TLSVerifyClient            off
TLSRequired                on
</IfModule>

If you use TLSRequired on, then only TLS connections are allowed (this locks out any users with old FTP clients that don't have TLS support); by commenting out that line or using TLSRequired off both TLS and non-TLS connections are allowed, depending on what the FTP client supports.

Restart ProFTPd afterwards:

/etc/init.d/proftpd restart

That's it. You can now try to connect using your FTP client; however, you should configure your FTP client to use TLS (this is a must if you use TLSRequired on) - see the next chapter how to do this with FileZilla.

If you're having problems with TLS, you can take a look at the TLS log file /var/log/proftpd/tls.log.

 

5 Configuring FileZilla For TLS

In order to use FTP with TLS, you need an FTP client that supports TLS, such as FileZilla.

In FileZilla, open the Server Manager:

Select the server that uses ProFTPd with TLS; in the Server Type drop-down menu, select FTPES instead of normal FTP:

Now you can connect to the server. If you do this for the first time, you must accept the server's new SSL certificate:

If everything goes well, you should now be logged in on the server:

 

6 Links


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Comments will be published after administrator approval.
Submitted by Volkan (not registered) on Thu, 2010-04-15 20:05.

Hi

I follow the tutorial, and it works fine. However when I try to use a certificate from GoDaddy, it doesn't work properly, still didn't recognize the certificate.

I use this setting:

<IfModule mod_tls.c>
TLSEngine                  on
TLSLog                     /var/log/proftpd/tls.log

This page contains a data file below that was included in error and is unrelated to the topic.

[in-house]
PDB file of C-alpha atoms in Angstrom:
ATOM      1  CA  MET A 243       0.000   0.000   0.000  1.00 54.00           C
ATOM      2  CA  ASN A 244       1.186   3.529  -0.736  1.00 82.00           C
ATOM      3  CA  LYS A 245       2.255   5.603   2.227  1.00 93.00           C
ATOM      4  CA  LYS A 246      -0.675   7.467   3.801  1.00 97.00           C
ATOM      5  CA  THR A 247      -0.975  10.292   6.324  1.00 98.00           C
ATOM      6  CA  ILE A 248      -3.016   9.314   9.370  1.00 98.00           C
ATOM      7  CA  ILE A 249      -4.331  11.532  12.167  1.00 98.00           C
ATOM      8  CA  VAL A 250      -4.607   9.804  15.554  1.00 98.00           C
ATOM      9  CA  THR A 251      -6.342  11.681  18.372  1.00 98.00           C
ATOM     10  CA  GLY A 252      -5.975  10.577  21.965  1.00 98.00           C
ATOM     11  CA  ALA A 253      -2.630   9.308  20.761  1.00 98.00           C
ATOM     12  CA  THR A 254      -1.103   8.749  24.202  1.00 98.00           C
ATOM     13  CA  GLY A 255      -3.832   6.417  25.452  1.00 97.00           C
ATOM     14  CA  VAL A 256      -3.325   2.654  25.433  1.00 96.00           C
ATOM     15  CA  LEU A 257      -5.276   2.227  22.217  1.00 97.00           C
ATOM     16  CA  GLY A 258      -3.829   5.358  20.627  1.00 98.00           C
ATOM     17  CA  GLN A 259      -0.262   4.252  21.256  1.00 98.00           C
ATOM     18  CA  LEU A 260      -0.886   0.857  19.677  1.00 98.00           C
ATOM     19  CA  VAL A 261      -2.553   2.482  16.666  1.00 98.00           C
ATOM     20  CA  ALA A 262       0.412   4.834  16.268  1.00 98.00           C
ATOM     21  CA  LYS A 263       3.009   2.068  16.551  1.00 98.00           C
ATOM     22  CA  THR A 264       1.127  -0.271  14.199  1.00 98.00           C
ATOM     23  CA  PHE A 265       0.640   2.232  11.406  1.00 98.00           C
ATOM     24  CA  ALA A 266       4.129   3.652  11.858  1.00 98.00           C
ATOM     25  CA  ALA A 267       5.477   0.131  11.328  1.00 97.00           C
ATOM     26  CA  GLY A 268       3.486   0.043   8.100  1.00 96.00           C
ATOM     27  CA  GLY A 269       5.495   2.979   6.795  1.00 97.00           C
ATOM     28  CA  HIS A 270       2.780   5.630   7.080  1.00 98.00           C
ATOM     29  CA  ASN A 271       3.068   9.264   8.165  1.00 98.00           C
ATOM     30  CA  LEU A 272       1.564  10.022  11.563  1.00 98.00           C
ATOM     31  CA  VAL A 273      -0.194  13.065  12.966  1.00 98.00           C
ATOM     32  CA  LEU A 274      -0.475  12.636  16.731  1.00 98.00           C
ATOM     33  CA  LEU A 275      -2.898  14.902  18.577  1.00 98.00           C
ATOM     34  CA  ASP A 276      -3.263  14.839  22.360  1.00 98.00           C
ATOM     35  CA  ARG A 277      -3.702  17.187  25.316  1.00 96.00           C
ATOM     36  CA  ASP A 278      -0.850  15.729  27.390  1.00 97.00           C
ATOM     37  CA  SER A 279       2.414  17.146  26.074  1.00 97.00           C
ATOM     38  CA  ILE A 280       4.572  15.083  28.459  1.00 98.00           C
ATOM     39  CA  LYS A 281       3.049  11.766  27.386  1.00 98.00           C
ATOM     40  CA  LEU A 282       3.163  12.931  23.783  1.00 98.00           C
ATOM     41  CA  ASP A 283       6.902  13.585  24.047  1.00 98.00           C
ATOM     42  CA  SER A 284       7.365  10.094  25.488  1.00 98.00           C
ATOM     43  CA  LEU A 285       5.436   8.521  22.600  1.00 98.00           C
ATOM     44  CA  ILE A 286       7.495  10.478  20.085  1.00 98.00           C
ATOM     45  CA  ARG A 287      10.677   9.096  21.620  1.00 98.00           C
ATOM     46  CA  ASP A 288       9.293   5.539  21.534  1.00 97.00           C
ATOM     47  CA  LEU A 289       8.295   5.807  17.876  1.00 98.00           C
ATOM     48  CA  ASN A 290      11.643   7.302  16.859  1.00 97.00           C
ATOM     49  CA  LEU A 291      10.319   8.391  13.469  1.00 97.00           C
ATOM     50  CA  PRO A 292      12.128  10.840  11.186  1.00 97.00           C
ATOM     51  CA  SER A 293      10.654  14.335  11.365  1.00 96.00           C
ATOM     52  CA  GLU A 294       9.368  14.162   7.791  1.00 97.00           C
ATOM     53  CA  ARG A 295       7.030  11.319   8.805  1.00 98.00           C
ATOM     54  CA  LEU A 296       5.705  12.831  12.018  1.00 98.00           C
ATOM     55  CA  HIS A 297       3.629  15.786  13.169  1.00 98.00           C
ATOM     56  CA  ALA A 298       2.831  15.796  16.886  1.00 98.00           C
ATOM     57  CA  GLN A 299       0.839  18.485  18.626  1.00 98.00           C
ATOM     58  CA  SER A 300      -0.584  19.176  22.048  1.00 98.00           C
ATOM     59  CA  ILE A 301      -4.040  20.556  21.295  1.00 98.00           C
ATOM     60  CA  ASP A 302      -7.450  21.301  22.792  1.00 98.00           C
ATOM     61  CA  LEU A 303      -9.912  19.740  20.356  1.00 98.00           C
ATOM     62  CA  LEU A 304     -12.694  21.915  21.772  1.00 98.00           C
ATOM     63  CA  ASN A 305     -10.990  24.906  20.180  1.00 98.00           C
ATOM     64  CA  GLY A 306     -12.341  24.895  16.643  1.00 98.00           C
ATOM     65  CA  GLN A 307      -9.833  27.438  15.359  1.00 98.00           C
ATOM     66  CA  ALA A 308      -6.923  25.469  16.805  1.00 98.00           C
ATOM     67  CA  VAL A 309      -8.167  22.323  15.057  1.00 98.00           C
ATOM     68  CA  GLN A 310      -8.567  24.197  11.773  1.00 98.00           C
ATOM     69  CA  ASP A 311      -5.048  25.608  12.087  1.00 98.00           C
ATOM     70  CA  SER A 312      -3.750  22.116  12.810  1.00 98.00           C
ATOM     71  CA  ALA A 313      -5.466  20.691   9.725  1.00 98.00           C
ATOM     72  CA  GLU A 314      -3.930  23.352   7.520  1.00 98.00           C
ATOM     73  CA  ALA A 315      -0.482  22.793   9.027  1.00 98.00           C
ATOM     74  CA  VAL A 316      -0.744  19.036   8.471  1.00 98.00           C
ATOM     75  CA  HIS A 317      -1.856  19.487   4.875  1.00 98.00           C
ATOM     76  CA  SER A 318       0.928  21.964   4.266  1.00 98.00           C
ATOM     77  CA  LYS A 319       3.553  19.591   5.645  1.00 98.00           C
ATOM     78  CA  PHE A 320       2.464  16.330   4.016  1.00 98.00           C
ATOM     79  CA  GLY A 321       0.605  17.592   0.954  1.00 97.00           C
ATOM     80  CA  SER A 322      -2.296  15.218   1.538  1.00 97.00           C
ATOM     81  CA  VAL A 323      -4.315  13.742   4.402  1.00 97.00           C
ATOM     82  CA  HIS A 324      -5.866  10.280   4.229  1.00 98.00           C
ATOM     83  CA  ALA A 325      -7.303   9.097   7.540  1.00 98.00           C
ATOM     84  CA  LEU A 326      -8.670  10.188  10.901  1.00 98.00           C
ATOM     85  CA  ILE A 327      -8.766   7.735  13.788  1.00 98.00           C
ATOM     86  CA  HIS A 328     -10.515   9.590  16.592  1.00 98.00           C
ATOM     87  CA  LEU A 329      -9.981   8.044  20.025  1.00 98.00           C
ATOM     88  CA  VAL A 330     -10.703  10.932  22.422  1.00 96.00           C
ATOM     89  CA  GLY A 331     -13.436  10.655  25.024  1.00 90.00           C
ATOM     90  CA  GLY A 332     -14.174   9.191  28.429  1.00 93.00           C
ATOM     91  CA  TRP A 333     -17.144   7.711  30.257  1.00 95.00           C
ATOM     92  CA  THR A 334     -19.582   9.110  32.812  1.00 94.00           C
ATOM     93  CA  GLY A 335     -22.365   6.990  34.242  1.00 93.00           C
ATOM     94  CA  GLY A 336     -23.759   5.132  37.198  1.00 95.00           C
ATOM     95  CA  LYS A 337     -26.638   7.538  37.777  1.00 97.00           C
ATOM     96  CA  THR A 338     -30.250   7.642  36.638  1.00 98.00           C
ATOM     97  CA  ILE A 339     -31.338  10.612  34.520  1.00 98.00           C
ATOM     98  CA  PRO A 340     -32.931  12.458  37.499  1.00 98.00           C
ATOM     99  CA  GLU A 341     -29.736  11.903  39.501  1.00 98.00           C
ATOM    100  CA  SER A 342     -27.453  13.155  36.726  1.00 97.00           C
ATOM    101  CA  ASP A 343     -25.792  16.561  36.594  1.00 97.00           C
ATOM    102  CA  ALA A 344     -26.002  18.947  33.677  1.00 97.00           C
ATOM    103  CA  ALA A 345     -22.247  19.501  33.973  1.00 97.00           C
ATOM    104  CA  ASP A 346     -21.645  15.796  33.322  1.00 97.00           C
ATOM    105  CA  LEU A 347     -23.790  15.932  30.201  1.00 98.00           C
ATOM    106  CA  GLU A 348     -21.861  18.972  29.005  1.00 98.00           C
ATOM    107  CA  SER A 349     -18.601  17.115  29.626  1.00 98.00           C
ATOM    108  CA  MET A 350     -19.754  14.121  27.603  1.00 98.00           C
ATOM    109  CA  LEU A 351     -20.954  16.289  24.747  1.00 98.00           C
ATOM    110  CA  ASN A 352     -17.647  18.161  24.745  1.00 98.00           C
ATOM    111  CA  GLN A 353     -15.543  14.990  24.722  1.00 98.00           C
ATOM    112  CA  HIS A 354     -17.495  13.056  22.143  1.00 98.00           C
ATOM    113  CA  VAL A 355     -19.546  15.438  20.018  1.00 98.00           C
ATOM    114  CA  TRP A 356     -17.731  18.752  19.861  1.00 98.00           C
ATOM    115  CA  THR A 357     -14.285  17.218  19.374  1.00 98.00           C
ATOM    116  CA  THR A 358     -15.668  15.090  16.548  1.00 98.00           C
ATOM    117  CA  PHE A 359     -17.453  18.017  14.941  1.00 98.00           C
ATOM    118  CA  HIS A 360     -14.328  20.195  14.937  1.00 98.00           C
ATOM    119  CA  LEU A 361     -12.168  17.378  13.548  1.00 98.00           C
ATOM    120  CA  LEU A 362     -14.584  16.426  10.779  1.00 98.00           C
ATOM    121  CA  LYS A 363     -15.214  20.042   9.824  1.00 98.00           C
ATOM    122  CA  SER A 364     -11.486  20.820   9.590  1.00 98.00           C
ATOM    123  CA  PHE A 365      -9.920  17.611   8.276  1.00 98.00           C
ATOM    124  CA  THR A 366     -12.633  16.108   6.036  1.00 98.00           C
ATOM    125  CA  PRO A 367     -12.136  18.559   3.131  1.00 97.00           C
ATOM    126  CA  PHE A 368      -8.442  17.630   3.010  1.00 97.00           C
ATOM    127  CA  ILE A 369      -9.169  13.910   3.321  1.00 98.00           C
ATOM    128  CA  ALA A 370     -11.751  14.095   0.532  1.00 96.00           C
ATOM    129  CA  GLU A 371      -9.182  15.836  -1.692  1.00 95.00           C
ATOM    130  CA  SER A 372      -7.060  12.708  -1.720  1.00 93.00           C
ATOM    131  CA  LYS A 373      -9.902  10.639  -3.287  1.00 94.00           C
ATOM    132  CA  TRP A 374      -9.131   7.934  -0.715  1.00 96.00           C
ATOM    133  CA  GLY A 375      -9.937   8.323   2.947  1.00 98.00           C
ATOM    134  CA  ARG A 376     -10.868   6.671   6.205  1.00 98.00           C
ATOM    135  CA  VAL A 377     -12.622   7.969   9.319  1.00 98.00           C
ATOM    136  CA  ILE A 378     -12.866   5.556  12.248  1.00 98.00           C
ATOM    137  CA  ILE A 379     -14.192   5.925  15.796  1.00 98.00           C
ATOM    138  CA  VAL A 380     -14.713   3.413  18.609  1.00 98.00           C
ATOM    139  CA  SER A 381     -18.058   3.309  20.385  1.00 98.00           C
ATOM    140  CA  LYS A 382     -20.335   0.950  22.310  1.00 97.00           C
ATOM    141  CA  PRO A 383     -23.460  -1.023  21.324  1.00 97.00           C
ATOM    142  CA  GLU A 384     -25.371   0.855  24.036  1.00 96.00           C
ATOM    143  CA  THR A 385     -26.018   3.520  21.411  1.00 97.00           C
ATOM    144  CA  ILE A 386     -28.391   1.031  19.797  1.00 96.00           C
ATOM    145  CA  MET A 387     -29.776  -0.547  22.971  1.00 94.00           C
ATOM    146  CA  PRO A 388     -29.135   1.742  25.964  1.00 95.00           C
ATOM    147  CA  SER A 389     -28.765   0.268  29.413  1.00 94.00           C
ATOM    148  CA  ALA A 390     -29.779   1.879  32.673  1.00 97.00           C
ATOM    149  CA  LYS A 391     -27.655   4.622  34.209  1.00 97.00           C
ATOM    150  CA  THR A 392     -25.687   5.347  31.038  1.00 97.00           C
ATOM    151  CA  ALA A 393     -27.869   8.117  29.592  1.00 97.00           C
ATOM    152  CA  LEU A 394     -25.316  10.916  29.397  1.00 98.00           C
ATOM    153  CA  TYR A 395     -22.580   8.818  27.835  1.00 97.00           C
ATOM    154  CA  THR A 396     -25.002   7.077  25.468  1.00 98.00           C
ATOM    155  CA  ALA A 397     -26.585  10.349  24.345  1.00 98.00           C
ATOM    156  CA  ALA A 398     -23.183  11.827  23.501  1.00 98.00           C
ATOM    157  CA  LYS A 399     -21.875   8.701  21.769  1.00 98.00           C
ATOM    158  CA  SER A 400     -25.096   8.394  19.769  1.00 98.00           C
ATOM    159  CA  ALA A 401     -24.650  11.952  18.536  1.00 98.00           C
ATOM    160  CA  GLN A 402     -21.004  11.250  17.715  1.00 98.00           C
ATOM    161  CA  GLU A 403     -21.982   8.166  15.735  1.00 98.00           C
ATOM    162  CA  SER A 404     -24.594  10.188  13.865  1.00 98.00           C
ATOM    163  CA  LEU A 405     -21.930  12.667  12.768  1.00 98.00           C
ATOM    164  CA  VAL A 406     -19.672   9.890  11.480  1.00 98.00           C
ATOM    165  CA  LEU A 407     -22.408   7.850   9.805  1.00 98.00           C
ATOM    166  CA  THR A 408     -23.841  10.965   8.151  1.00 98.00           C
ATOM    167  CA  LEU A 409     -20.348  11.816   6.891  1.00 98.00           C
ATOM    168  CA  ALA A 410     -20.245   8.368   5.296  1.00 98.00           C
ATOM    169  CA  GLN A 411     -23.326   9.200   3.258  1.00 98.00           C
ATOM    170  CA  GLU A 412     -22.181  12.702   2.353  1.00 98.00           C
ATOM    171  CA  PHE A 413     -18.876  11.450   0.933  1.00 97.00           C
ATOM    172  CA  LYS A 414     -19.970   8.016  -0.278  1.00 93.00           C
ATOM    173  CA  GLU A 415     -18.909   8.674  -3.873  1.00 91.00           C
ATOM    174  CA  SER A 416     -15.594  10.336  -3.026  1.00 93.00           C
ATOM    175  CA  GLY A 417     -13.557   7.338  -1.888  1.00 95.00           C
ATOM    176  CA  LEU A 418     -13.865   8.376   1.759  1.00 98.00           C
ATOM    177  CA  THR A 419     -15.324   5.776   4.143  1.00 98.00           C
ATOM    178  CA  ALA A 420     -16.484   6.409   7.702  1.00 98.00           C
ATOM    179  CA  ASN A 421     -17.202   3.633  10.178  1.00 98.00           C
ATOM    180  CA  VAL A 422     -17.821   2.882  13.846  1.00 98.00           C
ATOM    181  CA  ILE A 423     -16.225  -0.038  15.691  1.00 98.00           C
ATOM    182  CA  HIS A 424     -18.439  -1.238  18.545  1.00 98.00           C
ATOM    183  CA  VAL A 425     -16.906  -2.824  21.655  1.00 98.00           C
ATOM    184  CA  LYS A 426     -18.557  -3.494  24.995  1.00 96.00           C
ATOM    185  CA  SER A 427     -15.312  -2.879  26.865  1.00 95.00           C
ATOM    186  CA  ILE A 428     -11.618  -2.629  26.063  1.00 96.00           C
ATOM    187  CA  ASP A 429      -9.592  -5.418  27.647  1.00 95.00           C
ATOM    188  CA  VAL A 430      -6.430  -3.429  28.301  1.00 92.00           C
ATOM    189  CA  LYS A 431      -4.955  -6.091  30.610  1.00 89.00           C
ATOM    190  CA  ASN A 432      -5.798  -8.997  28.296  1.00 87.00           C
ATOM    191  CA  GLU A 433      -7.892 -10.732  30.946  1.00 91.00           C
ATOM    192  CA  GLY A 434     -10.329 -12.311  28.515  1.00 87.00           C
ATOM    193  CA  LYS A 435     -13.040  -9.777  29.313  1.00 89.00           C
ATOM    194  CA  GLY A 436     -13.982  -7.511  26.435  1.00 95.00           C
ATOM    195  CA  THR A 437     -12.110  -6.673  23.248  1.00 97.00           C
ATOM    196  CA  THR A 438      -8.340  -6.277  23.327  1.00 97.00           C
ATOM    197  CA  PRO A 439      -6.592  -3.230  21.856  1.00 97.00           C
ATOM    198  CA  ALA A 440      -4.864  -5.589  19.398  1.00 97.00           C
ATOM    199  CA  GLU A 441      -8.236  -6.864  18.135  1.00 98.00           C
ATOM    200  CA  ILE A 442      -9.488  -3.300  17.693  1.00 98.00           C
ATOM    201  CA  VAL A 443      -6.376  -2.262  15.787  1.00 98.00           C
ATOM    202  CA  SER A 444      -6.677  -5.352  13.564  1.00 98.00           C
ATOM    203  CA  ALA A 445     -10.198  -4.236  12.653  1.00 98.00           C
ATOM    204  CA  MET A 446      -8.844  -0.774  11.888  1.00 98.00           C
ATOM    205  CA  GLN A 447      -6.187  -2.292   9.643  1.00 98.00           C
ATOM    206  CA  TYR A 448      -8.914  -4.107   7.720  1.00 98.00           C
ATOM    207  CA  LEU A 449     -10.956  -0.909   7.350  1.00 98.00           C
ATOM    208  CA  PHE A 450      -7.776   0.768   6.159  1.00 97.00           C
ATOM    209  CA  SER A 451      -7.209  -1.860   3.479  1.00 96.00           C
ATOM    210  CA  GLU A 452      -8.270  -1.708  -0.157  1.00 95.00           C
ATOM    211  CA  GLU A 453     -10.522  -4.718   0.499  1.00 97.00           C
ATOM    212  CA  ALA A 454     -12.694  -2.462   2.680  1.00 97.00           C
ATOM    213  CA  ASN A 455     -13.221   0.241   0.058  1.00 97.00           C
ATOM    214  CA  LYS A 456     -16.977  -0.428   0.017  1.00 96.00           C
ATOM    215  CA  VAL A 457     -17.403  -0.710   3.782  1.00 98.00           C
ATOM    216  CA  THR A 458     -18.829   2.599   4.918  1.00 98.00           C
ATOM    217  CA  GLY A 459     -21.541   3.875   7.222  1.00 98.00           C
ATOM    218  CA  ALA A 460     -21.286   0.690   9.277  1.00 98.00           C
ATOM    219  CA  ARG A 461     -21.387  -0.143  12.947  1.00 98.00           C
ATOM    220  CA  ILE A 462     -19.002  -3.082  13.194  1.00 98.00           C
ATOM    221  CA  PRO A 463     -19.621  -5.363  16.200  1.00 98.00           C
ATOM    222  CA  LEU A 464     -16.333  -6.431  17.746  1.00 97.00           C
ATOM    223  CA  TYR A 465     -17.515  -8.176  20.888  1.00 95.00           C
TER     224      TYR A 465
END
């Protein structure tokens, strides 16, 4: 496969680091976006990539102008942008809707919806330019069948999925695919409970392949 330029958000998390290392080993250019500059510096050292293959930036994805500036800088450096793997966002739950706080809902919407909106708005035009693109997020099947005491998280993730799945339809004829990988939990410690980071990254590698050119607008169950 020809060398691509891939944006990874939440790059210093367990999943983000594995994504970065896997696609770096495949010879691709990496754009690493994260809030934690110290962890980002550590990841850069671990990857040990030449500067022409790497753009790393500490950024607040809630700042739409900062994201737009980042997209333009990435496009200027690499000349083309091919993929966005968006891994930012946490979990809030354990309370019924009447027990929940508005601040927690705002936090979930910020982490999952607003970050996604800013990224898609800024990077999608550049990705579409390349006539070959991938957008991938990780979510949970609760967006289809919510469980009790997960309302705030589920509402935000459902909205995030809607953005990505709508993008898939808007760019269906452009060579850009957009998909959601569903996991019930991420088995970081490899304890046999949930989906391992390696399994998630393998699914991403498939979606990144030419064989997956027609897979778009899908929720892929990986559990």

TLSProtocol                SSLv23
TLSOptions                 NoCertRequest
# Are clients required to use FTP over TLS when talking to this server?
TLSRequired                on

# Server's certificate
TLSRSACertificateFile       /etc/proftpd/ssl/server.crt
TLSRSACertificateKeyFile    /etc/proftpd/ssl/server.key
TLSCACertificatePath        /etc/proftpd/ca/

# Authenticate clients that want to use FTP over TLS?
TLSVerifyClient            off
</IfModule>

Could some body tell me what I made wrong.

The cerfiticate is signed by GoDaddy.

Submitted by Josh (not registered) on Wed, 2010-01-20 06:35.

An update.  I was getting this error message whenever I tried to connect from the internet.  I could connect via lan fine.

"Server sent passive reply with unroutable address. Using server address instead."

You have to set the PassivePorts directive in proftpd.conf, forward the same ports on your router and also configure to use the same ports in your ftp program.

Example (add this to proftpd.conf):

PassivePorts             6000 7000

Forward ports 6000-7000 in your router to your server.

Configure your ftp client to use passive ports 6000-7000.

Josh

Submitted by Josh (not registered) on Tue, 2010-01-19 20:16.

Great article! Followed your instructions and had TLS up and running in 10 minutes! Configured on Fedora 10 and worked great.

Josh
Rocky Mountain Computer
http://www.rockymountaincomputers.com